The case involved a Dutch mutual insurance company, DutchCo, which paid surpluses from the insurance activity back to the participating members in the form of premium restitution. Prior to 2002, DutchCo reinsured the majority of its risks with external reinsurers via an external reinsurance broker. DutchCo kept a small part of the risks for its own account. In 2001, DutchCo established a subsidiary in Switzerland, Captive, to act as a captive reinsurance provider. DutchCo stated that the business rationale to establish Captive goes back to “9/11.” The resulting worldwide turmoil significantly impacted the reinsurance market. In an extremely nervous market, premiums increased and conditions were sharpened. From 2002 onward, all the reinsurance contracts of DutchCo were concluded with Captive (in exchange for payment of premiums), whereby Captive reinsured a vast majority of these risks with external reinsurers and kept a limited part of the risk for itself. As mentioned above, Captive did not employ any personnel, but made use of the services of M GmbH in the person of the owner/director of M GmbH (on average two days a week), an external Swiss reinsurance broker on whose office address Captive was located. In this respect, Captive was charged an amount of about €150,000 annually.
The Dutch tax inspector argued that the reinsurance agreements with Captive were not concluded under the same conditions as with third parties. As a result, the tax inspector increased DutchCo’s taxable profit for the 2005-2008 years equal to the premiums paid to Captive by DutchCo after deducting the cost plus remuneration for Captive (i.e. the service fees paid to M GmbH with a mark-up of 10% in 2005 and 11% in the 2006-2008 years). In addition to the tax assessments, the tax inspector levied penalties equal to 50% of the income adjustment (i.e., taxes as a result of adjustments due to profit shifting to Captive).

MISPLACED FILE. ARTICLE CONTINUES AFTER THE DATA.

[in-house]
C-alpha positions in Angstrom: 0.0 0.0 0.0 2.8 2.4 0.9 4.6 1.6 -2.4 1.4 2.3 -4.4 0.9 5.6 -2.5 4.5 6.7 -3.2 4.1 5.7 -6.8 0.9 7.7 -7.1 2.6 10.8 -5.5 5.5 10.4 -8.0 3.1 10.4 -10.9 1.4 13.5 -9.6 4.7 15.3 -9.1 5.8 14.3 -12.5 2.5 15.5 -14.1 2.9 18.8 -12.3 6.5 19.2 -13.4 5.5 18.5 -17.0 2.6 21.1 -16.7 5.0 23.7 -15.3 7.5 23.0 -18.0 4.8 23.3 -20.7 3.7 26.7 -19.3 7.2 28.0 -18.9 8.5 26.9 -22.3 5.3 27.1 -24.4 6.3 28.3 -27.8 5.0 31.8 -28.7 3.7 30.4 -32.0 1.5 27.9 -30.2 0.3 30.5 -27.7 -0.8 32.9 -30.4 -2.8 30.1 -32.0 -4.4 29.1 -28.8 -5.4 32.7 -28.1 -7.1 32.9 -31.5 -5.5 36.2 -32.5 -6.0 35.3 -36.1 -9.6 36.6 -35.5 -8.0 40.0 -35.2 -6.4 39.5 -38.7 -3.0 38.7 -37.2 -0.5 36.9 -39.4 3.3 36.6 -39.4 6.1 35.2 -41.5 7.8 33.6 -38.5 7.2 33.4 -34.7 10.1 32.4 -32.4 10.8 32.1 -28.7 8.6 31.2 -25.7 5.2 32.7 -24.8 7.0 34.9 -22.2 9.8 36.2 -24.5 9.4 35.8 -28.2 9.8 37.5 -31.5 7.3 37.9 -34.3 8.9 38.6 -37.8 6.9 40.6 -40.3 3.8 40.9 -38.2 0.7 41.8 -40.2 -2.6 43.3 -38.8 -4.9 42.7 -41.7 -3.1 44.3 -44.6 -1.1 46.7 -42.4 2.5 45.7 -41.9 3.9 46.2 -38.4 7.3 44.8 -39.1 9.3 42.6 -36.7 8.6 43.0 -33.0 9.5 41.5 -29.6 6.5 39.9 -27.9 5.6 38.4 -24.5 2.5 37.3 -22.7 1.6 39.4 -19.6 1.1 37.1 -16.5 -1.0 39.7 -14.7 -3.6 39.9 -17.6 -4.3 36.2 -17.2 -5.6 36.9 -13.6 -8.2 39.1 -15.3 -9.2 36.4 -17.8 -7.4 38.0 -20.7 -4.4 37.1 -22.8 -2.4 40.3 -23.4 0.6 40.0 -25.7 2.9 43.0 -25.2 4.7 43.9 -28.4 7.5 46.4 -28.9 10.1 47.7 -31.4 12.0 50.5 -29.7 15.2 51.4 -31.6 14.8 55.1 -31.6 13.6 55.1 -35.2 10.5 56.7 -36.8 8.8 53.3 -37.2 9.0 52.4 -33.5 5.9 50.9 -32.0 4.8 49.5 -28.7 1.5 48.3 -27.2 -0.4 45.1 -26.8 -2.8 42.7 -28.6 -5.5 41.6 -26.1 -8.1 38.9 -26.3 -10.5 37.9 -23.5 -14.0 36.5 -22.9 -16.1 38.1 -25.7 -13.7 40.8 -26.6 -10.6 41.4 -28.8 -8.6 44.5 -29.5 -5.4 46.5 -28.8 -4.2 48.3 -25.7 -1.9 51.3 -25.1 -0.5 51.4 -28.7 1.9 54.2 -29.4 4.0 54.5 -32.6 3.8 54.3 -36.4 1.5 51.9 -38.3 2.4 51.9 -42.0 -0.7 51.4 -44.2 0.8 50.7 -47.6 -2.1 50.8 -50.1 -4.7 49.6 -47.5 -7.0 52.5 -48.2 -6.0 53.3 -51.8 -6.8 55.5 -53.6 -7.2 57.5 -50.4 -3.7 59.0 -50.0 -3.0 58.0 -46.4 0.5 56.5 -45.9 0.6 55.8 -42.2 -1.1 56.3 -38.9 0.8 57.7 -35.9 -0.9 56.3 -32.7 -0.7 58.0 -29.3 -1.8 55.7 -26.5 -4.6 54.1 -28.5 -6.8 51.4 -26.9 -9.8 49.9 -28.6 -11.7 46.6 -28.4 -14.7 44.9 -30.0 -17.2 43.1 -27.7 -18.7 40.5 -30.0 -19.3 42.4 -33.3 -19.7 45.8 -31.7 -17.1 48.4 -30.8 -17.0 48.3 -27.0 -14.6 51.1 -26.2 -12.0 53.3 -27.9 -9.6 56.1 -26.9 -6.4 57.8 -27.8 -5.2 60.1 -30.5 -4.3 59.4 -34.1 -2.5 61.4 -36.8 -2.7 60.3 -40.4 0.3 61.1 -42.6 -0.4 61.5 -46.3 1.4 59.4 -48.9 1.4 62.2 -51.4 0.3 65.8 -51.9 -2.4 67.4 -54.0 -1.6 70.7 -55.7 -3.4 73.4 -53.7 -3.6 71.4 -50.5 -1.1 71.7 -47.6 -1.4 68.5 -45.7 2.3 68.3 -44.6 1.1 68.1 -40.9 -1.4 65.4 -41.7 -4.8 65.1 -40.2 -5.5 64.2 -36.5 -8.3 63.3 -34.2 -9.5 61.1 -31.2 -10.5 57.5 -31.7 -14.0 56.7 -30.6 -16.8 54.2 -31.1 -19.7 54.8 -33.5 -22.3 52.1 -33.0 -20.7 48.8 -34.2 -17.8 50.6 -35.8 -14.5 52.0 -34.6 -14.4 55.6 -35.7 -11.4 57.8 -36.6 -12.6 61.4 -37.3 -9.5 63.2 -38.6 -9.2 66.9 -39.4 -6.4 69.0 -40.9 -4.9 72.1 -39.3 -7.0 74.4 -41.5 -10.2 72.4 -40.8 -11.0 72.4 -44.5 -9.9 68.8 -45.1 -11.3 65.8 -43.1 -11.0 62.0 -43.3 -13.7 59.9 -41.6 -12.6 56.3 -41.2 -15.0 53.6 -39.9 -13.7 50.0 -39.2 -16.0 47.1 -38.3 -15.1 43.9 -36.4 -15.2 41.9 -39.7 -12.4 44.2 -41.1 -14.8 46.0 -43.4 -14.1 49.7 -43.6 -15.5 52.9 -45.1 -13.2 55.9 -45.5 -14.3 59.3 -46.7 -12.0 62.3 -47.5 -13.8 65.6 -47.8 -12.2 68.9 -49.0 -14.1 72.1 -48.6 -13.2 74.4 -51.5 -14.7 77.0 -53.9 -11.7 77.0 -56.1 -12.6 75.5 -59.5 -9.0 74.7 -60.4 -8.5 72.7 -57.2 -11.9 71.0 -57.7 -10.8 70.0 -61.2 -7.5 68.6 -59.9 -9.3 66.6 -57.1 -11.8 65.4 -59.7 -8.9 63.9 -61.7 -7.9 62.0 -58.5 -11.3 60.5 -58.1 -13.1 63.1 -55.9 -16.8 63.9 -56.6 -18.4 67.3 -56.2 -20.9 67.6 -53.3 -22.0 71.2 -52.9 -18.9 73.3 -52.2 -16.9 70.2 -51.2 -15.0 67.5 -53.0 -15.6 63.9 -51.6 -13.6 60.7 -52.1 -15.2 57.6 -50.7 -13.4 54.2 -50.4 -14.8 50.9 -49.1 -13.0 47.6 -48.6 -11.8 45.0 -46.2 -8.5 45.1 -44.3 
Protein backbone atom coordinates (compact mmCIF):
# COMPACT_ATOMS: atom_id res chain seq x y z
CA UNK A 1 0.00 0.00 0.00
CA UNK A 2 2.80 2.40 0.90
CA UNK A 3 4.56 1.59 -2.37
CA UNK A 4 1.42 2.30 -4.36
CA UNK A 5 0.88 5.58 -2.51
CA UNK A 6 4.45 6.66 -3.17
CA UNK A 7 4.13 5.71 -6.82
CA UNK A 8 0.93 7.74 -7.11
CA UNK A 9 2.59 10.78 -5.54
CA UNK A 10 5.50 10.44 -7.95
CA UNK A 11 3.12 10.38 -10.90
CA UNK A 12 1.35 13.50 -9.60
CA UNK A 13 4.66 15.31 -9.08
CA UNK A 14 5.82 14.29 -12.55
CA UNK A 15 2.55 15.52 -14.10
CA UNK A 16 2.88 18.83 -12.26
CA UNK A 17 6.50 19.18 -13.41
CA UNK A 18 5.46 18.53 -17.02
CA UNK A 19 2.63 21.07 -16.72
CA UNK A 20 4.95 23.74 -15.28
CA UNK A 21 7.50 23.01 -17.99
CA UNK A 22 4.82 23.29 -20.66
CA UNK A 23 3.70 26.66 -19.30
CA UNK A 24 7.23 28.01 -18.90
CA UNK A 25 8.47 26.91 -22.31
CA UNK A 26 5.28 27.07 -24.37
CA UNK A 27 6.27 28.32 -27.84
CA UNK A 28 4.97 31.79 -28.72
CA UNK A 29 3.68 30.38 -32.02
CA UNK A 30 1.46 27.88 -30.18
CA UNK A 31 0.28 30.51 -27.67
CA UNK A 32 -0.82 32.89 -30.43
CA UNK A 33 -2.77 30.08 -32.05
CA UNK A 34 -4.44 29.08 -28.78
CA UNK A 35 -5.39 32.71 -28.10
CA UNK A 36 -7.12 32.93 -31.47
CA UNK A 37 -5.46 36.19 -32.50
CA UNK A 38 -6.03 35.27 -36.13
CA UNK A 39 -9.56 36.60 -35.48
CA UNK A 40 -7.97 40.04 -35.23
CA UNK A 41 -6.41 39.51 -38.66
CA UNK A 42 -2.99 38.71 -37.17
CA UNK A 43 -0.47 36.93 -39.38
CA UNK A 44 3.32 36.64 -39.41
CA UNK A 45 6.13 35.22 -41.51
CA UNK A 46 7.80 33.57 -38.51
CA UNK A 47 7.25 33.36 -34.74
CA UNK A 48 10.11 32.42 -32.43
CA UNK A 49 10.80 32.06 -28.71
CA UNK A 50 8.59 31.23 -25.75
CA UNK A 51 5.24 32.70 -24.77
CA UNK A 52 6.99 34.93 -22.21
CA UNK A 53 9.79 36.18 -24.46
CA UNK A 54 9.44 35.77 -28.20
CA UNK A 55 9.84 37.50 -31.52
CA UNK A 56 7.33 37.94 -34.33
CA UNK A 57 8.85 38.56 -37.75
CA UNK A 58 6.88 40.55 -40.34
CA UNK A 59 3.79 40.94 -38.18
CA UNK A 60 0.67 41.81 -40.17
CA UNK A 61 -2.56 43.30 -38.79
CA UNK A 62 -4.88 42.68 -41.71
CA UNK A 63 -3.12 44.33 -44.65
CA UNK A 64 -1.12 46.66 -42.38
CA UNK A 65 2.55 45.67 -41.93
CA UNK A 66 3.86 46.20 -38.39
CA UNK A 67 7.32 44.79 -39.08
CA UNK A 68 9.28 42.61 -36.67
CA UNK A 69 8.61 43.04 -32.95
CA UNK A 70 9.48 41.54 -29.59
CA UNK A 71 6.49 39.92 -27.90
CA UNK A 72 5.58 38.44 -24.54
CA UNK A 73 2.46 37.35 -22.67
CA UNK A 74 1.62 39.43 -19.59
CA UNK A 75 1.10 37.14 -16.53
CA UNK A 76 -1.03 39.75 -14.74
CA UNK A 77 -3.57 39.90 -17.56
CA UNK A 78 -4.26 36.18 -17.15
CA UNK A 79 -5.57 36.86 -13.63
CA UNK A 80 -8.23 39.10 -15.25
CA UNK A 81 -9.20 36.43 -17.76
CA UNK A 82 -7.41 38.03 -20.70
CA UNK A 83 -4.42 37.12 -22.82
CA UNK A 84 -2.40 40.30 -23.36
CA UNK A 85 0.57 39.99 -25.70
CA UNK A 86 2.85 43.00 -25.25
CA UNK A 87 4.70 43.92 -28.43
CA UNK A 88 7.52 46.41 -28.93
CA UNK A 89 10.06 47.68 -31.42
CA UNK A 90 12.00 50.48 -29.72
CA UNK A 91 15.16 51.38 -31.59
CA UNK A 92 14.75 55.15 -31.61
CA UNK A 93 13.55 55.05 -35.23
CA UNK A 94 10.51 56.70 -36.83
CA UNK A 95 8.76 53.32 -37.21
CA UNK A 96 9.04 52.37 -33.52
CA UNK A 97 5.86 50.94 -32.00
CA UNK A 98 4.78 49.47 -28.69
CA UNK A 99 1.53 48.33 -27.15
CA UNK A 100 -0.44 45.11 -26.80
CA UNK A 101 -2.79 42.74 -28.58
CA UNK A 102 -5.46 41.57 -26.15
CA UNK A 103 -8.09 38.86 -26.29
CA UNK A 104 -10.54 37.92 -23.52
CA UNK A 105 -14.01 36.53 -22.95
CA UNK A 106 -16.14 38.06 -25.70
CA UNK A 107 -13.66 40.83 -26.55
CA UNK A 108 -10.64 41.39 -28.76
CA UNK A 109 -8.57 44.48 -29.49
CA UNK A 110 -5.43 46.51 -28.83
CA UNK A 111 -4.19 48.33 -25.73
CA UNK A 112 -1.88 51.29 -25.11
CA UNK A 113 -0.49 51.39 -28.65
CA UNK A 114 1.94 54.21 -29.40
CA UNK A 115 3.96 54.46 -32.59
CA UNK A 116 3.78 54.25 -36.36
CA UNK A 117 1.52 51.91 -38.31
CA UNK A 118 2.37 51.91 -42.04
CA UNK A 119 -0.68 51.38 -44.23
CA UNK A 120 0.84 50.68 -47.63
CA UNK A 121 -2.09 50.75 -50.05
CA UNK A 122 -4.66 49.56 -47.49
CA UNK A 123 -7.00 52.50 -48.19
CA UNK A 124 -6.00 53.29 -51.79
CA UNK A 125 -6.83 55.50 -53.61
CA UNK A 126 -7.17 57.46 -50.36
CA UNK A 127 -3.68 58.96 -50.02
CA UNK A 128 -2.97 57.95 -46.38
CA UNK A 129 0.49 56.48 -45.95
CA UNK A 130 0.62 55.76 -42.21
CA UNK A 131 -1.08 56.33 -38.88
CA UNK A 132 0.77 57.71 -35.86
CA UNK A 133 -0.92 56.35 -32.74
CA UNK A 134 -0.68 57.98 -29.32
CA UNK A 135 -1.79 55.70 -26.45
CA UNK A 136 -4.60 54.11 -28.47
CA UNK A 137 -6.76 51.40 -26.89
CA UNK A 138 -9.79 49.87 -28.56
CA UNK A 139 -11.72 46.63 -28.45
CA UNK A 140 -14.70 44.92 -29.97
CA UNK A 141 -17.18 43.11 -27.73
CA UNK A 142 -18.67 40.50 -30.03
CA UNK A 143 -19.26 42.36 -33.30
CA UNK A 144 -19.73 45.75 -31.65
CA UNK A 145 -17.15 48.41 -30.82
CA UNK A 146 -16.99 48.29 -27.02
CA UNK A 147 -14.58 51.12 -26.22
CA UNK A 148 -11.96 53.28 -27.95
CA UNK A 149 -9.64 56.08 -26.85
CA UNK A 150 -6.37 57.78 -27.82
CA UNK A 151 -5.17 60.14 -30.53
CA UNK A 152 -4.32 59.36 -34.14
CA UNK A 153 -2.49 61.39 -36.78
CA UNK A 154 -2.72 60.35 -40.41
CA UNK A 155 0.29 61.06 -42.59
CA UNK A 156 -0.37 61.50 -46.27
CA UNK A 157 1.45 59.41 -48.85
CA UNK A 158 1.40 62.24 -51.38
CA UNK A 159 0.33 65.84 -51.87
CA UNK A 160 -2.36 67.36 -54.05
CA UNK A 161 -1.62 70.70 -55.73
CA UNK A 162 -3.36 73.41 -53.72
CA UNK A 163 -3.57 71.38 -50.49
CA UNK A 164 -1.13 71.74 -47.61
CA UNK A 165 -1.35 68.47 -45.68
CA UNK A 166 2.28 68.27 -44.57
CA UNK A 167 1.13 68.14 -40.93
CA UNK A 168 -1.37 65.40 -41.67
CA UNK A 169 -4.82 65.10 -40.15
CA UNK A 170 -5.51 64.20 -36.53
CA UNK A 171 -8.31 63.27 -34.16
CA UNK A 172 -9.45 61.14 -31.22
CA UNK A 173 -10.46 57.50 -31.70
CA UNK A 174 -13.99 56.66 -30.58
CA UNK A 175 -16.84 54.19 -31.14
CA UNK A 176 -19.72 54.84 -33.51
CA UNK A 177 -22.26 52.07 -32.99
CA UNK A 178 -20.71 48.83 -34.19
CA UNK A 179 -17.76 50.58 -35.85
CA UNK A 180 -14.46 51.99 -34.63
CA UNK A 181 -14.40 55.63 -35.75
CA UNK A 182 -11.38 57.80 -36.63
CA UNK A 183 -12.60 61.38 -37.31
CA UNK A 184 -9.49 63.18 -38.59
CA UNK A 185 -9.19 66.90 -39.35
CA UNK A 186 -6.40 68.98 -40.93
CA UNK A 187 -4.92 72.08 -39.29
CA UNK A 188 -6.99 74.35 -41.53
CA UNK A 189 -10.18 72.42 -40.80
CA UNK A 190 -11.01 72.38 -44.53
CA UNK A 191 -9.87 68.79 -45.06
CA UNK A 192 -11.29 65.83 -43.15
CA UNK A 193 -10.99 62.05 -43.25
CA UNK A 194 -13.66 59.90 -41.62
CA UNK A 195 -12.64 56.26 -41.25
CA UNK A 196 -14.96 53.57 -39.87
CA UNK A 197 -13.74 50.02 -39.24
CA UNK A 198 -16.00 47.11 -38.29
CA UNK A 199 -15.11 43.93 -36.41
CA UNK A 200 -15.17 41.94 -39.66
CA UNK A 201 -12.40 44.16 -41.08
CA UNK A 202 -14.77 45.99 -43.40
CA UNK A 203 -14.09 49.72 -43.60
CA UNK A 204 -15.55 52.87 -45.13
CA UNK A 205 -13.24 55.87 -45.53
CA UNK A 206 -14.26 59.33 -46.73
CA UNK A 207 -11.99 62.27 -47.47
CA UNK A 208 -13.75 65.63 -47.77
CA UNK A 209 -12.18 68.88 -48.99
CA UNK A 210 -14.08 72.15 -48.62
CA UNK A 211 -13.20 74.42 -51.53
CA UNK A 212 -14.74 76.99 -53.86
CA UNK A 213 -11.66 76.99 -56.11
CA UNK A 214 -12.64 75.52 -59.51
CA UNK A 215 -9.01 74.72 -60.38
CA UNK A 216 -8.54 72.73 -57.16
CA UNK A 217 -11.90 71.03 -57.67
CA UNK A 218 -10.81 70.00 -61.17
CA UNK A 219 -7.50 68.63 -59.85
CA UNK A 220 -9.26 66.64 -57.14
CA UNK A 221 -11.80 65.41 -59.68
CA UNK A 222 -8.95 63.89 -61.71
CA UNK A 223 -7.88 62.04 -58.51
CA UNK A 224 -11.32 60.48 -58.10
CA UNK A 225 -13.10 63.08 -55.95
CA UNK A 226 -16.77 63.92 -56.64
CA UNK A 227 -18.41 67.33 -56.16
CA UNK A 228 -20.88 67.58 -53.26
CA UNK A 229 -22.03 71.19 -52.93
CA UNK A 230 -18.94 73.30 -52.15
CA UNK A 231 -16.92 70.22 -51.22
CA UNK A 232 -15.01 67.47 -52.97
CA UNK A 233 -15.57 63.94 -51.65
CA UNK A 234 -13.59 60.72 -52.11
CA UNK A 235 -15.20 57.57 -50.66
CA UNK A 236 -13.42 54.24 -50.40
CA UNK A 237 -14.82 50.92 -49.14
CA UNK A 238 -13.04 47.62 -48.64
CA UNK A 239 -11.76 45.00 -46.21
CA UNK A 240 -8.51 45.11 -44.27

The Court stated that the conditions of the reinsurance agreements between DutchCo and Captive should be evaluated as if it would have been agreed between independent parties. In this respect, reference was made to the arm’s length principle as codified in Article 8b of the Dutch Corporate Income Tax Act 1969 (Article 8b).
The Court considered it plausible that the level of the premiums paid by DutchCo to Captive and the policy of Captive regarding whether to reinsure the risks with third parties were determined by DutchCo itself. The Court also held that the tax inspector made it sufficiently plausible that the conditions of the agreement between DutchCo and Captive deviate from the conditions that would have been agreed between independent parties. Reference is made to the considerations of the expert. Next, the profits of DutchCo should be determined as if the deviating conditions would not have been agreed to (based on Article 8b of the Corporate Income Tax Act).
Taking into account the limited activities and lack of policy determination by Captive, the Court argued that an annual return on equity (including the accumulated non-arm’s length premiums from the past) of 7.5% for Captive is reasonable in addition to a cost plus mark-up of 10% or 11% as set by the tax inspector. Hence, the Court lowered the adjustment to DutchCo’s taxable income as assessed by the tax inspector. The Court also adjusted the proposed penalties of the tax inspector to an annual penalty of €125,000 for the relevant years (about 25% of the additional corporate income tax).
The Court believed that DutchCo intended to withdraw a considerable part of its profits from taxation in The Netherlands by setting up the structure with Captive and the excessive level of premiums paid to Captive.